by Janna Leyde
There is a scene in Wonder Boys that kept popping into head this week.
“I saw now its pages made up a portion of the trash that was blowing through the alley-way and across the parking lot. Pages were settling like fat snowflakes on Booger, and brushing up like kittens against my legs.”
The novel is by Michael Chabon, and in this scene James Leer, his struggling writer of a protagonist, is kissing the 2,604 pages of his manuscript goodbye as it literally blows away in the wind. I’m a writer, and Chabon being one of my very favorite writers, helps to make this fear very tangible.
I felt it once. I was home for the holidays, and my dad had been asking me at least six times a day if I could print out all 430+ pages of my book. He wanted to read it Christmas morning, on our three-hour drive to Columbus, Ohio. Sharing my manuscript with anyone, especially my rather clumsy father, ran the risk of my very own Wonder Boys moment. But it was Christmas, and he was asking. I had printed out a copy for myself the first day I was home, depleting the fresh ink supply in my parents’ computer when no one was looking. I tied a red ribbon around it and handed it to him as we loaded up the car.
By the time we’d pulled into my aunt’s driveway, he was asleep in the back seat, pages of my book surrounding him in messy piles. As he opened the door, one of the piles toppled out onto the pavement (so very Wonder Boys). Of course, I flipped out. I said something rather un-kind to him. I scrambled to get the pages back in order. My mother was laughing, my father asking me why it mattered so much, because didn’t I have it saved on my computer?
“Yes!” Of course, I had it saved! “But why did he have to make it a mess?”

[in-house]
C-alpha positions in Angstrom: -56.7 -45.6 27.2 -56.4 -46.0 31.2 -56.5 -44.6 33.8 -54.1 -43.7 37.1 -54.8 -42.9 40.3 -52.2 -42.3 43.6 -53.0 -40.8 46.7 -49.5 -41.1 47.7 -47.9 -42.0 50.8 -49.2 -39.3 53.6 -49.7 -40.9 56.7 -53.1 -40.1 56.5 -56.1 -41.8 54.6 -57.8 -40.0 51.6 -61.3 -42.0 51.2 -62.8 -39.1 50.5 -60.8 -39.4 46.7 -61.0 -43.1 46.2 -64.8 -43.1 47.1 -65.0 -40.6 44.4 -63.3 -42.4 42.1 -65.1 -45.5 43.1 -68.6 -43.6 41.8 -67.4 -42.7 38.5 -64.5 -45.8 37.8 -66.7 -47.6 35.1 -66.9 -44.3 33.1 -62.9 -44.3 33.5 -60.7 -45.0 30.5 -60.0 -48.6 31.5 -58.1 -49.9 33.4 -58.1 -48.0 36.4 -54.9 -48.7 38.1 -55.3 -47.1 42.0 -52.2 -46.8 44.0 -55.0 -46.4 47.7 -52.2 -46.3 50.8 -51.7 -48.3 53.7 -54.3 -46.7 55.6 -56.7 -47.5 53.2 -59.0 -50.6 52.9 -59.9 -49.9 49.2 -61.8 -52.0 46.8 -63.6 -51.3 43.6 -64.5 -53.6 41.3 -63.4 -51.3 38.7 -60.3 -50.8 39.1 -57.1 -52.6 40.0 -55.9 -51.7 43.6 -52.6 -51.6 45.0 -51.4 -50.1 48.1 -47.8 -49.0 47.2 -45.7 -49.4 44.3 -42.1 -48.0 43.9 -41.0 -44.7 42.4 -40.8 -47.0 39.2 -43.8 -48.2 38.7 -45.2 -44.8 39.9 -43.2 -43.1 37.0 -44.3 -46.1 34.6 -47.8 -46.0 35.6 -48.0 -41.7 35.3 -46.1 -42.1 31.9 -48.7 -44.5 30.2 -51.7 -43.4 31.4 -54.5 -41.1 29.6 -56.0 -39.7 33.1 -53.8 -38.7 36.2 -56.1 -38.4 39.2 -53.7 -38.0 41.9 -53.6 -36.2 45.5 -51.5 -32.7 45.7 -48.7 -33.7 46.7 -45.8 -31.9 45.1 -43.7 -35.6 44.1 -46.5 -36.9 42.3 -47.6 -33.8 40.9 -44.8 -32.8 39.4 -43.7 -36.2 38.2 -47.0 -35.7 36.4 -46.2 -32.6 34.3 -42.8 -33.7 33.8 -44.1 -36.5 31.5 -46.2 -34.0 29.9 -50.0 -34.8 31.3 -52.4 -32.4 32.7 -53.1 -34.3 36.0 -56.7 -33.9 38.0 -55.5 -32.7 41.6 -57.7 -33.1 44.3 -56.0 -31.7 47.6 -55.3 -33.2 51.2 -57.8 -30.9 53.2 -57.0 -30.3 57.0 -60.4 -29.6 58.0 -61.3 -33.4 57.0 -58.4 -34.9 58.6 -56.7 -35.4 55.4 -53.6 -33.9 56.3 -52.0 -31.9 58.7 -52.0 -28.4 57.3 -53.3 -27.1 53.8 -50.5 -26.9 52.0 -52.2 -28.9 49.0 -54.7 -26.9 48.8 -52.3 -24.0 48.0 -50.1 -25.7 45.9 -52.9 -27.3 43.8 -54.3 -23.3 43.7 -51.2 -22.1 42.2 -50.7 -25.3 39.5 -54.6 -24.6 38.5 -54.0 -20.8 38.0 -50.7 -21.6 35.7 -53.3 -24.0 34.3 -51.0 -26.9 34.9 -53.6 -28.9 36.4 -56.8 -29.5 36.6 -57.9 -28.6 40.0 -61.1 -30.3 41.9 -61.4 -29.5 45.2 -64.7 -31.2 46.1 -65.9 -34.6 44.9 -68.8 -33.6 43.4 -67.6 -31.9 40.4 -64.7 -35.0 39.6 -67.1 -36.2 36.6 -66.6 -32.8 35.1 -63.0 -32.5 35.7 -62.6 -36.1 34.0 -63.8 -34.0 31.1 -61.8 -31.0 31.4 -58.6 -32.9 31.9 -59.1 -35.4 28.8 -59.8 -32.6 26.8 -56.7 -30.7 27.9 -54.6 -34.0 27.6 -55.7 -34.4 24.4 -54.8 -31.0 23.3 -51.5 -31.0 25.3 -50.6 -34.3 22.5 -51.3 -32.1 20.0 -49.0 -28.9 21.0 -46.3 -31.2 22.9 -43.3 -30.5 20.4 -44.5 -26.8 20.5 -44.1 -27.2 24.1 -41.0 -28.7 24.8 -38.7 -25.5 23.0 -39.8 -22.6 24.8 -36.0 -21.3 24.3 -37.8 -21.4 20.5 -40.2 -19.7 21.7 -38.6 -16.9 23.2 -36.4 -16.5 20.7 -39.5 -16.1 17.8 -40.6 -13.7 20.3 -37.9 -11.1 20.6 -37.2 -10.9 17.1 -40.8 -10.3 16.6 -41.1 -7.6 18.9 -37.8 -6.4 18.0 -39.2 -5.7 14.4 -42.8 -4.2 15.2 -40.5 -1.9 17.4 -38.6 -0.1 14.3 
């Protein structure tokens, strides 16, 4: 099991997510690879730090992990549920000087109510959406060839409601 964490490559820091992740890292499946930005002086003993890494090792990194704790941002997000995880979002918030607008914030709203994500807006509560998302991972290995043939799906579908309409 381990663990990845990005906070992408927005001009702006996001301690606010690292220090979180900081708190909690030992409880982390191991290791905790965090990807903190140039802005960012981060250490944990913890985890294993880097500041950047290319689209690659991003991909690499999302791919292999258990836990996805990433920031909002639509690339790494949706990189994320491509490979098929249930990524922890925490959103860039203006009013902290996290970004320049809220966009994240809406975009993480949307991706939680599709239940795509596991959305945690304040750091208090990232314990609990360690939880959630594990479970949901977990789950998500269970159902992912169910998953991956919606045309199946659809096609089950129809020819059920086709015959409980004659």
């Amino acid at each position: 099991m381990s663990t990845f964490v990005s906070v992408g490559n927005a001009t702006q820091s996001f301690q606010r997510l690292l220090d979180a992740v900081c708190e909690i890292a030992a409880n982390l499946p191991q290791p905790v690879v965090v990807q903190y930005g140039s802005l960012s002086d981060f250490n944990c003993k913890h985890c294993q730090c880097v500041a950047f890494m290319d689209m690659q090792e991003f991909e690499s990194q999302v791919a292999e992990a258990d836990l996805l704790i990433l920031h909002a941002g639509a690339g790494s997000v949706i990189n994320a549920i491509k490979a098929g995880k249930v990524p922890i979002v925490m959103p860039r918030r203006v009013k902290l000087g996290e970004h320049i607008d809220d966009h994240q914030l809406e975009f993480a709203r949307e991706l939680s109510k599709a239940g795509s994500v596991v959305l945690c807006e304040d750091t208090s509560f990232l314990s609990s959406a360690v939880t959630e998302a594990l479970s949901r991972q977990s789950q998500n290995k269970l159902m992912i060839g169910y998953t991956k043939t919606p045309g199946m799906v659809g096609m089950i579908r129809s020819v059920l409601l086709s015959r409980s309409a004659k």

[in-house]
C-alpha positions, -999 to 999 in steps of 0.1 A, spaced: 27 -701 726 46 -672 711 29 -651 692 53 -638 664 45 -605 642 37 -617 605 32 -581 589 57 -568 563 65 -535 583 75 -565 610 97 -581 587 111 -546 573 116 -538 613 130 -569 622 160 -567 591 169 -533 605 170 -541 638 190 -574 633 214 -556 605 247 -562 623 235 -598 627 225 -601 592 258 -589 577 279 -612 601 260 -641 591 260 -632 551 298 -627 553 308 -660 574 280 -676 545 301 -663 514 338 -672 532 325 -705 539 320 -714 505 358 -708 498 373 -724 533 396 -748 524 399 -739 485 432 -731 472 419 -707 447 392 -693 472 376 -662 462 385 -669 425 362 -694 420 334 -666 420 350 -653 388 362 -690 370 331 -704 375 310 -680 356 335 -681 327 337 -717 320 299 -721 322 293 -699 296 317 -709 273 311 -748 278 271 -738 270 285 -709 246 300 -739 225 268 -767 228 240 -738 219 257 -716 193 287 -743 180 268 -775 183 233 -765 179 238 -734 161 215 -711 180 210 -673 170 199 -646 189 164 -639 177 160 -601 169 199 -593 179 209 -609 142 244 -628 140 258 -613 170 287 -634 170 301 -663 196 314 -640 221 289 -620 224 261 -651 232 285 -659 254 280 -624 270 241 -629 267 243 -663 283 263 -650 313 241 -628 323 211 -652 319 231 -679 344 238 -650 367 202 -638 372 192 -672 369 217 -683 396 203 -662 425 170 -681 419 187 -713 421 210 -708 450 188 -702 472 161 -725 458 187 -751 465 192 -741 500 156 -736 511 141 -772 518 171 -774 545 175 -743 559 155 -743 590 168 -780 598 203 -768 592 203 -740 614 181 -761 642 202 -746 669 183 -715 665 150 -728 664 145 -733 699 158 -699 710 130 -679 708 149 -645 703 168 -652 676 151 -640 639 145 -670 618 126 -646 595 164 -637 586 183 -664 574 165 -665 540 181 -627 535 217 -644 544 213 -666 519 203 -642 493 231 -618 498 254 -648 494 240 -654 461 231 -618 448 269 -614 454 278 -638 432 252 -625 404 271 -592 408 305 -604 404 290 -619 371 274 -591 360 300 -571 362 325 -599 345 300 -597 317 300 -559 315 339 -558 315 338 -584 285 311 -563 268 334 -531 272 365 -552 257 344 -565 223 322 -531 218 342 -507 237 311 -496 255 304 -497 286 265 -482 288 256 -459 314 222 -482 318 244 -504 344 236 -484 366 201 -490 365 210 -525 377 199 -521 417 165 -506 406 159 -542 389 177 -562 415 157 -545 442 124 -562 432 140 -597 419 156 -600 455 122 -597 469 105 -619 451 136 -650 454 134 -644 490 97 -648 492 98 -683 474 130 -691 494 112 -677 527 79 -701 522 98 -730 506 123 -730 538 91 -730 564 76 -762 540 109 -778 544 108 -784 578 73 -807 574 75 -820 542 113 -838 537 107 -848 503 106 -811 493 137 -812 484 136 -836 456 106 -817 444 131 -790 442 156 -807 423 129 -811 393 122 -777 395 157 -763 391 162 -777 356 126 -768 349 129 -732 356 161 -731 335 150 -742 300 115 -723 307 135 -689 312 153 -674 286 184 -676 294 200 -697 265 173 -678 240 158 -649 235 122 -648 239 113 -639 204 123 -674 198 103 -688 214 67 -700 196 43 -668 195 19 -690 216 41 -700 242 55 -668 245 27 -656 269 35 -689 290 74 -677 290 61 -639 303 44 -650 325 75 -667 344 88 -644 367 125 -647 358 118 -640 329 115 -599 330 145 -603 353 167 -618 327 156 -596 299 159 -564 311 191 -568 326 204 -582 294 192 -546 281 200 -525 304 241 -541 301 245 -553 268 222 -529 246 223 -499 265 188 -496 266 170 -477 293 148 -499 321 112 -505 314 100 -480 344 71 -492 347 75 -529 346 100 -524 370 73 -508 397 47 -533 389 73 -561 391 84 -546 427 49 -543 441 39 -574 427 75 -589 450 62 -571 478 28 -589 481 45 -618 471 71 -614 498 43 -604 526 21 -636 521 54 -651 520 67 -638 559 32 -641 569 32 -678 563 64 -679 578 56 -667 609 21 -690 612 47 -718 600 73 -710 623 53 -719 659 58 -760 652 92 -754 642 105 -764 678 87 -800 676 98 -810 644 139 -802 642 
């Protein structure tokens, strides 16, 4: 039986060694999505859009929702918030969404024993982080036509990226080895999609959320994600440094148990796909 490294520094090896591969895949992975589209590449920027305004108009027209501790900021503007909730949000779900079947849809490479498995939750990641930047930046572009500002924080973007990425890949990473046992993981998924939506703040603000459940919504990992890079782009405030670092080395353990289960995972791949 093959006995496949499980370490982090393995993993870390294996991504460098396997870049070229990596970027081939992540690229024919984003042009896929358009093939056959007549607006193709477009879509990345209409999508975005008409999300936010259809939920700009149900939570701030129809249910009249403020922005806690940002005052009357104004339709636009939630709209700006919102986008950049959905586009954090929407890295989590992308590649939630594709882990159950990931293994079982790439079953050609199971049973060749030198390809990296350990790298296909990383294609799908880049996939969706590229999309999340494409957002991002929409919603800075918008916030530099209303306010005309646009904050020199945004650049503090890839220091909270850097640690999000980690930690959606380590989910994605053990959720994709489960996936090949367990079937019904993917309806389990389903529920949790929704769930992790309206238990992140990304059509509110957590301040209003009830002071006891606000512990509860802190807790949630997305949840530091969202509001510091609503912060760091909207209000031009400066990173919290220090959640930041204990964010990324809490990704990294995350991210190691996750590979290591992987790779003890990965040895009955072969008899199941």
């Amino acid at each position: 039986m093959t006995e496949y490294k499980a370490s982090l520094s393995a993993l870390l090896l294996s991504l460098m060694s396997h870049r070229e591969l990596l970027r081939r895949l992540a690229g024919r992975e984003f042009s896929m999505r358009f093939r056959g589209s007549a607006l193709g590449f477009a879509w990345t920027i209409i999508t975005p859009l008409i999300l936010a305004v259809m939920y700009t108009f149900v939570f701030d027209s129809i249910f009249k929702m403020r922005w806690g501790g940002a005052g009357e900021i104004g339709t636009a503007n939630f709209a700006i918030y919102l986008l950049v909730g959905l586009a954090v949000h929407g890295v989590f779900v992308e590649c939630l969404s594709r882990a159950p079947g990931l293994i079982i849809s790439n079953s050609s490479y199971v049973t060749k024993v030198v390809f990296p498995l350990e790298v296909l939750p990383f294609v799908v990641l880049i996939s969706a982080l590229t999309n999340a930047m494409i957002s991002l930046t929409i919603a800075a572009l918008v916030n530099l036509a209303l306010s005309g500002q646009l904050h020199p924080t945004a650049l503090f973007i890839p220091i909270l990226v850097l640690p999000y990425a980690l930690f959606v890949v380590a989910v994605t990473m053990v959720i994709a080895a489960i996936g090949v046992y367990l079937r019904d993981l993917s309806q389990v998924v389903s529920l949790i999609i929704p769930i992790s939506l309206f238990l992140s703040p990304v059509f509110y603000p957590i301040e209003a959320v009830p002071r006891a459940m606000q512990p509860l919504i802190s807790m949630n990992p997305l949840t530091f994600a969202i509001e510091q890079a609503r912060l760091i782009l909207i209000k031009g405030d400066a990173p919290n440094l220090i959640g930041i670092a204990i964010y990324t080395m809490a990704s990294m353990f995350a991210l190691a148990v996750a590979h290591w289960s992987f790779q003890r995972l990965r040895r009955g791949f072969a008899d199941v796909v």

I don’t like messes, disorder, stuff all over the place. Too unsettling. I didn’t like the manuscript in pieces—way too close to a what-if-I-lose-it-all Wonder Boys moment for me.
My dad helped me pick it up, and I tied all of its sections back up in its red ribbon. I was able to live with its new form—crinkled, pages out-of-order, some backward—yet, for the most part, intact.
This past week my life, not my manuscript (which lives in at least nine different e-places), was the manuscript from Wonder Boys. I had been keeping it neatly together, one day, one activity, following the next, all the many, many things I have going on in order as if they were pages.
And then on Monday a door opened and they fell out and blew around in a thousand directions. Over the course of 24 hours: meetings were canceled; promises broken; balls dropped; finances stalled; animals sick; phone on the fritz. People entered my life with new demands. People left it without fulfilling old obligations. And the Baptist pastor on my block called in to have my car towed.
I didn’t know where to start to pick up the pieces, and trying to fix it all as quickly as it all fell apart soon proved fruitless. I was drowning in chaos. The only way out of it was to let things blow in their zillion different directions and get myself to yoga. It is that blustery vata season after all.
Embrace the chaos. Just like James Leer and his blizzard of pages:
“. . . good for the production of literature, good for barroom conversation, good for the soul. Chaos! . . . I should have been welcoming the bright angel of disorder into my life like the prickling flow of blood into a limb that had fallen asleep.”
And as soon as I did, I realized that only thing I really needed to take care of was getting my ass to the Brooklyn Navy Yard to pick up that little Honda.
Janna Leyde is a yogi and writer living in Brooklyn. When she’s not on her mat or at the front of the room teaching, she is working on publishing her first novel, He Never Liked Cake, a coming of age memoir that tells the story of growing up with her father’s traumatic brain injury. Oscillations: A Yogic Exploration of the Brain offers her perspective on the practice through the lens of the complex human brain.